Prairie Son

Dennis M. Clausen, Author Mid-List Press $16 (243p) ISBN 978-0-922811-39-7
When his father was dying of cancer, novelist Clausen (Ghost Lover) suggested that the ""impossibly distant"" wanderer write his life story to reconcile a life marred by failed relationships. Lloyd Clausen filled three legal pads with a summary of his experiences, which his son spun into this powerfully sentimental narrative of Lloyd's hard-luck coming-of-age on the Minnesota prairie during the Depression. Striving to preserve his father's humble, plainspoken voice, Clausen fashions an ""autobiography"" that descends too often into bromides and cracker-barrel philosophizing. But not even the press to find lessons behind every anecdote can dilute the undeniable power of Lloyd's tragic story. In many ways, it's an archetypal account of Depression-era hardship: evil bankers extort sexual favors from farmwives, families draw together during hard times. But Lloyd's life was harsher than most. Adopted by a poor farm couple, he suffers through a childhood that is a litany of Dickensian abuse and inhumanity. Banned from the house by day and locked in the cellar while his mother entertained a lover, forced to run the farm while his father played cards or fished, beaten at home and at school, he grows up little more than a beast of burden. His closest emotional attachment is to Buster and Minnie, the farm dogs he considers his ""real adoptive parents"" and protectors. The heartbreaking frankness with which Clausen relates his father's quest to find his birth mother and establish a place in the wider world elevates this chronicle from mere bathos to something more like a testament to one boy's heroic, if flawed, struggle to maintain his humanity in the face of overwhelming odds. (Feb.)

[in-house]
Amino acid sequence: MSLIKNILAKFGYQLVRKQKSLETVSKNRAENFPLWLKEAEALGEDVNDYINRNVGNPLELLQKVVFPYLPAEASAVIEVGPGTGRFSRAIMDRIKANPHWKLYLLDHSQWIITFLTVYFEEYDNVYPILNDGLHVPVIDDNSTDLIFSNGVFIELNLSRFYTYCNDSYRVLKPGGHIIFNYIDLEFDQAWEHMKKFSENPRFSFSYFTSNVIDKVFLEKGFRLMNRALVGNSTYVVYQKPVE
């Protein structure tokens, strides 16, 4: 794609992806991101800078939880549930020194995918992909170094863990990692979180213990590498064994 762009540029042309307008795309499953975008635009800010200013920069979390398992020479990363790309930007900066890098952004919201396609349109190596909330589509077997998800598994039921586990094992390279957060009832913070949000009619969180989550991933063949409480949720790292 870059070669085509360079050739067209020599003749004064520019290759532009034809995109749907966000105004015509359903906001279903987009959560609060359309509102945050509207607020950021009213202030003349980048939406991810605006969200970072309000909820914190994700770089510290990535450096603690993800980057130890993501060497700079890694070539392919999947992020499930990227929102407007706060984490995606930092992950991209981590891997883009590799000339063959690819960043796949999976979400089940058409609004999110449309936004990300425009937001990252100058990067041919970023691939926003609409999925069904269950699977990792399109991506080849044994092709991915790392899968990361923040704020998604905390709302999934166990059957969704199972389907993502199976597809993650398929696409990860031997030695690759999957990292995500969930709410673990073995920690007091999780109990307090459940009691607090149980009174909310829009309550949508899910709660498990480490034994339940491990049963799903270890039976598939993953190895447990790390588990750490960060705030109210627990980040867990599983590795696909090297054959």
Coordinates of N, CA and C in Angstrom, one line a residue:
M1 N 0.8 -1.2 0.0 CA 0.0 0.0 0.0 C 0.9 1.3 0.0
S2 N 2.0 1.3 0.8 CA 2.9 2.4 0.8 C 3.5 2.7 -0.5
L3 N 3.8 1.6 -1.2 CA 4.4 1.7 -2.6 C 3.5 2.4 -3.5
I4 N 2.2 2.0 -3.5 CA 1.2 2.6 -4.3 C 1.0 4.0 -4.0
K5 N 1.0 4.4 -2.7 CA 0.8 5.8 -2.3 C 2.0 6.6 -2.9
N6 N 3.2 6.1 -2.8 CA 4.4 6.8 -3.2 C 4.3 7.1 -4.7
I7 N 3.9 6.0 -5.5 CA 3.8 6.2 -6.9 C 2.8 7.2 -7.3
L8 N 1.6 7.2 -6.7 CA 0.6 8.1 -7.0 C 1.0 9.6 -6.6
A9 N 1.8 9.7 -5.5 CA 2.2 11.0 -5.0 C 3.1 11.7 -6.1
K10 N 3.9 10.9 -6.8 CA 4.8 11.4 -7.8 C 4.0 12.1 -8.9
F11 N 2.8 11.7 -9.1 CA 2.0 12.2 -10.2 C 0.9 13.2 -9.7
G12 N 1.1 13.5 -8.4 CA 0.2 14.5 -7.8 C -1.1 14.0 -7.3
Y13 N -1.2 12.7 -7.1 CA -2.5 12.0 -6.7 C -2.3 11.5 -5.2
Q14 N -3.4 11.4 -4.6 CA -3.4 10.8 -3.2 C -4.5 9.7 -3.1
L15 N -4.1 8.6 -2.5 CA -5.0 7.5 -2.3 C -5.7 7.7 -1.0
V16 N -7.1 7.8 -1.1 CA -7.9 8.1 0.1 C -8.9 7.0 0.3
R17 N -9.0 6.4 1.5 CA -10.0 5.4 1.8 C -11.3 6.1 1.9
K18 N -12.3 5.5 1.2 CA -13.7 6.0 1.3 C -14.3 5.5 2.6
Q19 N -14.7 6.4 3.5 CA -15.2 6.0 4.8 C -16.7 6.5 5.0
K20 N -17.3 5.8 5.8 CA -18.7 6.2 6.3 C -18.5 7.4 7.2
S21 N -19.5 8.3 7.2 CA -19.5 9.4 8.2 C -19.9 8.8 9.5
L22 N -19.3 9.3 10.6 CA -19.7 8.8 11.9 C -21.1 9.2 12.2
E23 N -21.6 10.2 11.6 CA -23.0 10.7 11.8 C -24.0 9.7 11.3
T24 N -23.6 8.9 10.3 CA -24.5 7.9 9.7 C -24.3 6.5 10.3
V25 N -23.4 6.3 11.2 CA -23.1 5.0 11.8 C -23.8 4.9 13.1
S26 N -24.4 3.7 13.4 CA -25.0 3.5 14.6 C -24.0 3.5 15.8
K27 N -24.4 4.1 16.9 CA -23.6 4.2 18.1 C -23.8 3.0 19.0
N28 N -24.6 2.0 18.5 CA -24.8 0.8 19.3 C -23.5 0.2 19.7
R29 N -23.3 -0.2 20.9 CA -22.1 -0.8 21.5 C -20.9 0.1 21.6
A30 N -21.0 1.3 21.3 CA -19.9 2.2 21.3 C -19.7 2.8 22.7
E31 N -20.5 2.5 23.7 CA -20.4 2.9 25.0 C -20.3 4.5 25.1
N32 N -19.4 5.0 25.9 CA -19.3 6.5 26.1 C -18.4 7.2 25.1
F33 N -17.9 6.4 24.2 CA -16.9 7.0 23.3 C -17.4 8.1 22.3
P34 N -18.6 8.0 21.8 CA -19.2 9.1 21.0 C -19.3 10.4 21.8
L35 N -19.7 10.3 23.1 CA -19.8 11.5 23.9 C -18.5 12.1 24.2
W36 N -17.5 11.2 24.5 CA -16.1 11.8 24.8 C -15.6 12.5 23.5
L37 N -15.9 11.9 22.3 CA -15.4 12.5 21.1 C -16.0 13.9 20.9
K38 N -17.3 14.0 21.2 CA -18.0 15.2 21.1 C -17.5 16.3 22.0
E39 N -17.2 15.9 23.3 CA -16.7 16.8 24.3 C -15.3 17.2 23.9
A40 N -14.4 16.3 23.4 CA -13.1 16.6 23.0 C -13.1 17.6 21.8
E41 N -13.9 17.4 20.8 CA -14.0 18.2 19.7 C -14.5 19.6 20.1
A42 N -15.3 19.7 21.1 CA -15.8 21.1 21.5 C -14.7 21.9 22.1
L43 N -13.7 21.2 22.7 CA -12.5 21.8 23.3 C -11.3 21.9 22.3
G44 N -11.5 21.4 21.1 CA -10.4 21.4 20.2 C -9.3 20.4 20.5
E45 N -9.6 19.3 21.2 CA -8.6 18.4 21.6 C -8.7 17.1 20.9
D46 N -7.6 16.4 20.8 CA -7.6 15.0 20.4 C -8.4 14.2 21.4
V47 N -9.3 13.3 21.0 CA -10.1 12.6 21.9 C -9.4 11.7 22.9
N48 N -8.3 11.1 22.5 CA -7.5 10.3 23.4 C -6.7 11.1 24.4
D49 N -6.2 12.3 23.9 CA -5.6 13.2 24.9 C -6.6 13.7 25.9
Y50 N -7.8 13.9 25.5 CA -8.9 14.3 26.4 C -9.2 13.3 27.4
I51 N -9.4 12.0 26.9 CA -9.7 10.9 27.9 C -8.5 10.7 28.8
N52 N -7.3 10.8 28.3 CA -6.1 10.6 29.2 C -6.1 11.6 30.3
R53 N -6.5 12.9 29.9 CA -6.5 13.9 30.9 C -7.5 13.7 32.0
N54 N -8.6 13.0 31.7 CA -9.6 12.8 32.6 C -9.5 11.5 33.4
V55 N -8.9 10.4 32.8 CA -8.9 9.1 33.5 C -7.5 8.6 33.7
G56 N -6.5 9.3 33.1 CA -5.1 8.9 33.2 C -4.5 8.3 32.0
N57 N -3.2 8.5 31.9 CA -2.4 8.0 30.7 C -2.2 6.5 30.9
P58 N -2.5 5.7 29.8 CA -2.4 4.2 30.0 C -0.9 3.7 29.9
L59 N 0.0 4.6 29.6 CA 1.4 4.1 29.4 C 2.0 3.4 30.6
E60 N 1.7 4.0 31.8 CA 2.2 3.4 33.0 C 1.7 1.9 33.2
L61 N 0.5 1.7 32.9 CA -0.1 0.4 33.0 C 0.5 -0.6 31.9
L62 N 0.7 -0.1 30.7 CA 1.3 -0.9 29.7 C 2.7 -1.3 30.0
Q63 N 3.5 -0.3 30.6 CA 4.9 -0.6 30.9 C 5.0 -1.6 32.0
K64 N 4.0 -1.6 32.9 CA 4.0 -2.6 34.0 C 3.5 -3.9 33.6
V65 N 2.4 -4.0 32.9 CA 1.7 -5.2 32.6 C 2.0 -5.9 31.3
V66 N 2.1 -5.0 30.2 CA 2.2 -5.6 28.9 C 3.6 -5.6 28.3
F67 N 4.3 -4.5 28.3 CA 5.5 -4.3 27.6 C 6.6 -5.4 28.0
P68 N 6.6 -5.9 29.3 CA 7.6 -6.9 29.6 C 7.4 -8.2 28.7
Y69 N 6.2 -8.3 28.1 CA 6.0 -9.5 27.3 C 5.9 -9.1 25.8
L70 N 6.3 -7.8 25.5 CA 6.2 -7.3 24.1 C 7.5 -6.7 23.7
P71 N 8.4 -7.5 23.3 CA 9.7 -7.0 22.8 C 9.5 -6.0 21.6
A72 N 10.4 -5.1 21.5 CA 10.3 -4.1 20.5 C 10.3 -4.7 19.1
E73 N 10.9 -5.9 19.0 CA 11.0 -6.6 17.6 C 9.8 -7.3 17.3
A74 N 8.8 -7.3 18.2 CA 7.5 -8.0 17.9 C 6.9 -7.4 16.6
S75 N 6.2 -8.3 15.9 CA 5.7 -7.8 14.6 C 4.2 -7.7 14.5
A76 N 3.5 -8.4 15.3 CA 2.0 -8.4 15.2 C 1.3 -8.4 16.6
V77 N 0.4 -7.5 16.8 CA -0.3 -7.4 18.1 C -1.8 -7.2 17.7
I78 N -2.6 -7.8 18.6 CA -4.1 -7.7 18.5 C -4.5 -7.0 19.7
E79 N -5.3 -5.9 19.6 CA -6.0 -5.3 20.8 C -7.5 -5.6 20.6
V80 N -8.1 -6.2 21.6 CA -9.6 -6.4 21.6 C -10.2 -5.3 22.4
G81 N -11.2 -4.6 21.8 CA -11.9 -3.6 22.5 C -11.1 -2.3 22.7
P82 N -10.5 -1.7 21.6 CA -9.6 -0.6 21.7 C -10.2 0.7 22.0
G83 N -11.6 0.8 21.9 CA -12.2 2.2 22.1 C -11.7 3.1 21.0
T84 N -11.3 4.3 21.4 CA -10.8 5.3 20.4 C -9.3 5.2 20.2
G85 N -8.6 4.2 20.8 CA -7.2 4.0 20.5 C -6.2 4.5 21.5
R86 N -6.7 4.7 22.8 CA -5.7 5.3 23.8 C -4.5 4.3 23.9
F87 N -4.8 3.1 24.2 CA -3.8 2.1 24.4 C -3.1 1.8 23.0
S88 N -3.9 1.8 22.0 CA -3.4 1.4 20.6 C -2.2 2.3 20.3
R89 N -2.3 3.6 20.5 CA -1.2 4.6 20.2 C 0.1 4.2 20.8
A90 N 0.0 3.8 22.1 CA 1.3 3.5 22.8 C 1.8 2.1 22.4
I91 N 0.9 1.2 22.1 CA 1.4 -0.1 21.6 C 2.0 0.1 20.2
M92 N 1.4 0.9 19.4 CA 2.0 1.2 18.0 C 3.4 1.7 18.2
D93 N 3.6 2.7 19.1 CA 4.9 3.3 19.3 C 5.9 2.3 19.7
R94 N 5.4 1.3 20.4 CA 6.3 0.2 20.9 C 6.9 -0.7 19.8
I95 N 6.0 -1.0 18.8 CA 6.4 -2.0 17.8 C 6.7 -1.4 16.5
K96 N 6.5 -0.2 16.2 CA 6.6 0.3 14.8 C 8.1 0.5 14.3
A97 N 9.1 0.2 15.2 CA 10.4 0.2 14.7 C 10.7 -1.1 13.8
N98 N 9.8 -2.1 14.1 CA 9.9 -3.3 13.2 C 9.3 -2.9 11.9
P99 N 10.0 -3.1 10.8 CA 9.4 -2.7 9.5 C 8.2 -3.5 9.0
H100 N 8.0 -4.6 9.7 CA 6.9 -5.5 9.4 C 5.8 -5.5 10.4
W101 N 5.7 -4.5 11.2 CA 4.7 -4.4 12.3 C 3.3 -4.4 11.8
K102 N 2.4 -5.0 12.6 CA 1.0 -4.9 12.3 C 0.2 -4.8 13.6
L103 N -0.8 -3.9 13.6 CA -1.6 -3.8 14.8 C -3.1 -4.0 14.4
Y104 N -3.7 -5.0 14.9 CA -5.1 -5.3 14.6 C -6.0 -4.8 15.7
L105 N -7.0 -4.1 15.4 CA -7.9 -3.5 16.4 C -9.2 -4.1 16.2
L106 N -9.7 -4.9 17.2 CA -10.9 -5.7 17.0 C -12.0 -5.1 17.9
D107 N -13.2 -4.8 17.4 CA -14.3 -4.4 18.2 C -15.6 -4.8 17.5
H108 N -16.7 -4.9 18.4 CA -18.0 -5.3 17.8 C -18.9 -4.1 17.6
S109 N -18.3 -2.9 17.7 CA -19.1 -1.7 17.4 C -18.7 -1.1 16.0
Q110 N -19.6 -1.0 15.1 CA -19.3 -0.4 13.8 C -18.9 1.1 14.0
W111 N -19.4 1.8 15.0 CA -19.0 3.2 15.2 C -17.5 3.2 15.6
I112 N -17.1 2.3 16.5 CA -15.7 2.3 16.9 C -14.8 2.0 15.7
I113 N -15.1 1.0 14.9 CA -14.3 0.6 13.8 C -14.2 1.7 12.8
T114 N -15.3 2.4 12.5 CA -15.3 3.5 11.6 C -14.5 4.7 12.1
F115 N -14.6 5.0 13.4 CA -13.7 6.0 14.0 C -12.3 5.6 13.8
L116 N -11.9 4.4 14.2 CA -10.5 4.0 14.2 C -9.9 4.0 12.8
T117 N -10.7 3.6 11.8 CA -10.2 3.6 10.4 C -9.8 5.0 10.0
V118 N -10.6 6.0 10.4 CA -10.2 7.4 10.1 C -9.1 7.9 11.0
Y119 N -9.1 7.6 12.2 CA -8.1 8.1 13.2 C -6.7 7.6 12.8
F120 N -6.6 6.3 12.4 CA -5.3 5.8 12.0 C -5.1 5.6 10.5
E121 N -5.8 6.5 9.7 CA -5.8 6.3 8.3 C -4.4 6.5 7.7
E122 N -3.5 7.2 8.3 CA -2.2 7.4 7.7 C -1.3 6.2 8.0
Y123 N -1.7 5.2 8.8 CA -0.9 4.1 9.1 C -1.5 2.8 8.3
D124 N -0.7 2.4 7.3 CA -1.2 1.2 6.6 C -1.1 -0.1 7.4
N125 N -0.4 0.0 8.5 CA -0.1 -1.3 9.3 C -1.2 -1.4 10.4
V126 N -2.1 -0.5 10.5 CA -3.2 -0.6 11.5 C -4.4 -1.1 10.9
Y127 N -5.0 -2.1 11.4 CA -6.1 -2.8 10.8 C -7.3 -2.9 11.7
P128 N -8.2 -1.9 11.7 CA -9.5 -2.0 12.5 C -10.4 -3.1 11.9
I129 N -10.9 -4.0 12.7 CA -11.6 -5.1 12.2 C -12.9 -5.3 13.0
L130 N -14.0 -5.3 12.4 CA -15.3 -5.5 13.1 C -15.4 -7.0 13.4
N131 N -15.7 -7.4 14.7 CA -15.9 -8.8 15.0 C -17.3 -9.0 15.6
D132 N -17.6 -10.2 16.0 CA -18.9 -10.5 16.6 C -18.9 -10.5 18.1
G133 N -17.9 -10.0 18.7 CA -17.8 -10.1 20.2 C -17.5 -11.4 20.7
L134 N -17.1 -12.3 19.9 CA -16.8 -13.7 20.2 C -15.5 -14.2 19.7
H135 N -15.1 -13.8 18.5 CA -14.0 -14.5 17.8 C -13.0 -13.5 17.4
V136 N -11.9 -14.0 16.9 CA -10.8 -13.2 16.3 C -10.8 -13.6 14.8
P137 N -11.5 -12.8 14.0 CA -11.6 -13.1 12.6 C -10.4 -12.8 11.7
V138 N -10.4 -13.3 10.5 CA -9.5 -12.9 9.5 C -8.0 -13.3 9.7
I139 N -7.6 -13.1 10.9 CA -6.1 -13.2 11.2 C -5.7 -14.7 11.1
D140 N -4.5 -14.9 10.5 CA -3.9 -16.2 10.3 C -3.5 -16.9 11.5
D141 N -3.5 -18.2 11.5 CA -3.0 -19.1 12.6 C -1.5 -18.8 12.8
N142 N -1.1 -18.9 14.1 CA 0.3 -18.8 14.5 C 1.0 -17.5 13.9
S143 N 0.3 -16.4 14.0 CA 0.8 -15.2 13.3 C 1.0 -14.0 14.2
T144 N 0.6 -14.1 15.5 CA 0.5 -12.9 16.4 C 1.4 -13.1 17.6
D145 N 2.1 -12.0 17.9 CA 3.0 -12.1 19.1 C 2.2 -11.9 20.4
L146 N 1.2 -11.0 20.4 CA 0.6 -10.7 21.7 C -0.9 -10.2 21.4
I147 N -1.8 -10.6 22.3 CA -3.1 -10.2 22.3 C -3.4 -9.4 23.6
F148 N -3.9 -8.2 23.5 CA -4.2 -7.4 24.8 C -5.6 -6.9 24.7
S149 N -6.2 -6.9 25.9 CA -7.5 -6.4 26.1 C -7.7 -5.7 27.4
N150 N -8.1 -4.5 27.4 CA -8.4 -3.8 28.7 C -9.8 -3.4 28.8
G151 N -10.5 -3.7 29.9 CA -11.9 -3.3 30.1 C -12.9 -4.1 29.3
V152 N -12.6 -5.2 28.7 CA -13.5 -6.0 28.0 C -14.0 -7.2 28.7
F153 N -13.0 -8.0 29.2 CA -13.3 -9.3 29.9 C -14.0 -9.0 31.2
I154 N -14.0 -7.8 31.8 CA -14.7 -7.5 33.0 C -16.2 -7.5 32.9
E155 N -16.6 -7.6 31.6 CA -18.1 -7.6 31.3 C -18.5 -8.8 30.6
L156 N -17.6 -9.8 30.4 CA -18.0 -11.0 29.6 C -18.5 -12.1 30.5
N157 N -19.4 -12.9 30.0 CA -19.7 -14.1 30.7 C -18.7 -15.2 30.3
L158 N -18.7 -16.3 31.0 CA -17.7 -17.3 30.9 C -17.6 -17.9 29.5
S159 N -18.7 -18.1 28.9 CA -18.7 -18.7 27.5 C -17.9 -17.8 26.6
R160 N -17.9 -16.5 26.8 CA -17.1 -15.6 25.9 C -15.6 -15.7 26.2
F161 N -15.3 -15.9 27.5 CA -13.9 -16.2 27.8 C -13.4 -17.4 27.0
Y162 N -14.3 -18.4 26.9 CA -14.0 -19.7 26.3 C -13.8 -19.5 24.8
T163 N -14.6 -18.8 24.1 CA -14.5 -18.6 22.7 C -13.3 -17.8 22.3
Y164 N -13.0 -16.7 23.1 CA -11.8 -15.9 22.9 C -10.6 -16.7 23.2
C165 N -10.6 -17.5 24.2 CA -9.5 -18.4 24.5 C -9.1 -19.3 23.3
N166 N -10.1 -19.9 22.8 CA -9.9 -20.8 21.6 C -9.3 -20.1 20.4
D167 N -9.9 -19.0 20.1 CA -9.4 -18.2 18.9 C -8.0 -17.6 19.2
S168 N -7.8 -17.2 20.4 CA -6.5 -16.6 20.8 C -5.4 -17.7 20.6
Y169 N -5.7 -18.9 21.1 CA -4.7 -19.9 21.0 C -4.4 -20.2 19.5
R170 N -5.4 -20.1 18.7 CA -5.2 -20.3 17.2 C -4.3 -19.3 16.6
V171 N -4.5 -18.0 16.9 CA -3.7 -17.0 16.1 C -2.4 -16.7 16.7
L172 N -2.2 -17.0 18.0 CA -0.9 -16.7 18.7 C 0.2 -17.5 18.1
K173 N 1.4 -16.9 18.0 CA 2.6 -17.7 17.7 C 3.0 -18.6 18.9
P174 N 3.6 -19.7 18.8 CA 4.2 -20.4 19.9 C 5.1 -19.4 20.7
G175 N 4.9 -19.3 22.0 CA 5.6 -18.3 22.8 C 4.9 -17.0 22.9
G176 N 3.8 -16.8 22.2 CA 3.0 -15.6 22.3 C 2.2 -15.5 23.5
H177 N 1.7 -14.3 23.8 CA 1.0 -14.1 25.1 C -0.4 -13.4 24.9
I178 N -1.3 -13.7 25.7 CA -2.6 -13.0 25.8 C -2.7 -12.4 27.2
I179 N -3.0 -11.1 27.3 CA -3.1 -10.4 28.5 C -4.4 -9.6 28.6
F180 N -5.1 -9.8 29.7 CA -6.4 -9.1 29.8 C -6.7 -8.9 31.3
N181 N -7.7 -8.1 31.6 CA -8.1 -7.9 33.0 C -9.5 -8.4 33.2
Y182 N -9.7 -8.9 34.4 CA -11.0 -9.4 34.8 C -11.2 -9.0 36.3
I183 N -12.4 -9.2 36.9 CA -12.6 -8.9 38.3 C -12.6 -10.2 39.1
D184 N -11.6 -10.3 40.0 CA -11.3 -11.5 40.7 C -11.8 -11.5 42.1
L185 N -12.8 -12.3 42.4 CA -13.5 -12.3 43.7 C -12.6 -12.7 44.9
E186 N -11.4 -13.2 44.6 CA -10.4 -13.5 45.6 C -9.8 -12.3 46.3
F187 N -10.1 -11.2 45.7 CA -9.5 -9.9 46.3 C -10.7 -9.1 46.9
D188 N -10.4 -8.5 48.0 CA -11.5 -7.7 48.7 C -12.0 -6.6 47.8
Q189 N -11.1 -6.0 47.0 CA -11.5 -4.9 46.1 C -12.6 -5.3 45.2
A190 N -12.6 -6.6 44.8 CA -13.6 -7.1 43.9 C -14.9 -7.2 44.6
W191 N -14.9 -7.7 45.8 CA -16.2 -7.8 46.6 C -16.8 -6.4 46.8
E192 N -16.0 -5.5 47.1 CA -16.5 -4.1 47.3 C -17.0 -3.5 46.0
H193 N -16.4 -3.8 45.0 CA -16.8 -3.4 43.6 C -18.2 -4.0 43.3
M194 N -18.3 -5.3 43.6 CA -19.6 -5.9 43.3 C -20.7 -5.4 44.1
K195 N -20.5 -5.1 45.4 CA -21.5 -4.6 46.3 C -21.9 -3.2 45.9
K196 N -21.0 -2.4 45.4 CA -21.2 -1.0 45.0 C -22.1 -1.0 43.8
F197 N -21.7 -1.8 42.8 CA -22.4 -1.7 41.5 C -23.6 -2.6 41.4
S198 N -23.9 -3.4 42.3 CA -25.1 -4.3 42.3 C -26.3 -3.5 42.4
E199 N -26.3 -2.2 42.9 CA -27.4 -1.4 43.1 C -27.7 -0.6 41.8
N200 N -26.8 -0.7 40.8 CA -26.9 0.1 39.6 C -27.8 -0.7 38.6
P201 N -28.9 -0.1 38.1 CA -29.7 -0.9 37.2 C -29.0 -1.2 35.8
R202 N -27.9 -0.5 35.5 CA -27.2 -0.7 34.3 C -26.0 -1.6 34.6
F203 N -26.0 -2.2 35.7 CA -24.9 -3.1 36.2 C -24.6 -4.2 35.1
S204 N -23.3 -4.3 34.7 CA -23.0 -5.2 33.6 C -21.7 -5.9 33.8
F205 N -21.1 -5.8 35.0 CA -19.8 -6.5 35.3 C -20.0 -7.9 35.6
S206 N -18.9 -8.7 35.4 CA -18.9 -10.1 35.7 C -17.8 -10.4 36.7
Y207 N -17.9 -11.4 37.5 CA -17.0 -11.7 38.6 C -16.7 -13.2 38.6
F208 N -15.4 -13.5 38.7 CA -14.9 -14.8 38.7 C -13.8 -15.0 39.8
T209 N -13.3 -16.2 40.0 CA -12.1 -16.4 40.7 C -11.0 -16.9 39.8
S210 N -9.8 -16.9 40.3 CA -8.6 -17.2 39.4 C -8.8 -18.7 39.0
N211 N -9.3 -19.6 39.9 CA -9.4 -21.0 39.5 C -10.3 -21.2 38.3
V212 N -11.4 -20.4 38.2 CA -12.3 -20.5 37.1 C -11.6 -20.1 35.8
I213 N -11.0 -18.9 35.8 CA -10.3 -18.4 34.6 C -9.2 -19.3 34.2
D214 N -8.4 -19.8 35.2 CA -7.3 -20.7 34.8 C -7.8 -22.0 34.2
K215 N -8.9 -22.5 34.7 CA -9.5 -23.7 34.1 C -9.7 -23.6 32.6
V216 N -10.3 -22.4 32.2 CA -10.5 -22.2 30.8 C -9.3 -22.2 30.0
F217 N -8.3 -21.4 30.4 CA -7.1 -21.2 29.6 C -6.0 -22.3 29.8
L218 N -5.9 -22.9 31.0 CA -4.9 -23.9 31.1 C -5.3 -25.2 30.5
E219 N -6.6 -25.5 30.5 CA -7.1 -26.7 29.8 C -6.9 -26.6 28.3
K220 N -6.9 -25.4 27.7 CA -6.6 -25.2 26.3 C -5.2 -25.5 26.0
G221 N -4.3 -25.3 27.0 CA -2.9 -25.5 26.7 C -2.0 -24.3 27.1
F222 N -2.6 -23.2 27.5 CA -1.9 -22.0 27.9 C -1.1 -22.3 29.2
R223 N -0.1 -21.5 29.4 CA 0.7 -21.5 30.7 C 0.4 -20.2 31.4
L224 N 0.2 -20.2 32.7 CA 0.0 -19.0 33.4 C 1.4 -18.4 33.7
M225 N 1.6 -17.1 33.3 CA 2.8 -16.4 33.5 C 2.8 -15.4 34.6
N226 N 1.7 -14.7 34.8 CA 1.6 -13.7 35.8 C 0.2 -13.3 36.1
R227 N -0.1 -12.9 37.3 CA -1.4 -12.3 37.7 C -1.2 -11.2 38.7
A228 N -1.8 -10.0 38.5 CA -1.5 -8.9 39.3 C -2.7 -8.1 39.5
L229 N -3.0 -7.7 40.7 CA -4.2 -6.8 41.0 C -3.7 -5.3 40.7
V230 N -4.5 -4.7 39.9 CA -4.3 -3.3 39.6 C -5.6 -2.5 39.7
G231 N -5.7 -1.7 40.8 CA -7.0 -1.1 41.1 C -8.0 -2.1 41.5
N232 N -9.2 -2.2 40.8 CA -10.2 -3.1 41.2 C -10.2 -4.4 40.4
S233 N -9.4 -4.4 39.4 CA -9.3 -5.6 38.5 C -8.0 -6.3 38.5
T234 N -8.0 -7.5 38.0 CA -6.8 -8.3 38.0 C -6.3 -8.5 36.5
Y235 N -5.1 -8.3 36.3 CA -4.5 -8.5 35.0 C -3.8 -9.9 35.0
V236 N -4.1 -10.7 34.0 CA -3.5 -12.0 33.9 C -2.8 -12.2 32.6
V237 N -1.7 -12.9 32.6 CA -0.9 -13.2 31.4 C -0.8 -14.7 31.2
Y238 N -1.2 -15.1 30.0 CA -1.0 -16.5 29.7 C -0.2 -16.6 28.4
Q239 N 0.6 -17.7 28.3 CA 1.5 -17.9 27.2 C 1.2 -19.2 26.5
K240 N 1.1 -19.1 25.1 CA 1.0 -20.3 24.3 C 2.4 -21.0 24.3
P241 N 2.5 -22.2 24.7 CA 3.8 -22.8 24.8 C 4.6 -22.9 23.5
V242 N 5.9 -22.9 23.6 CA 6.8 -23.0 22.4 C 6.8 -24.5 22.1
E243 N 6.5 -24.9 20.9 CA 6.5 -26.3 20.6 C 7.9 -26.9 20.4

Reviewed on: 01/04/1999
Release date: 01/01/1999
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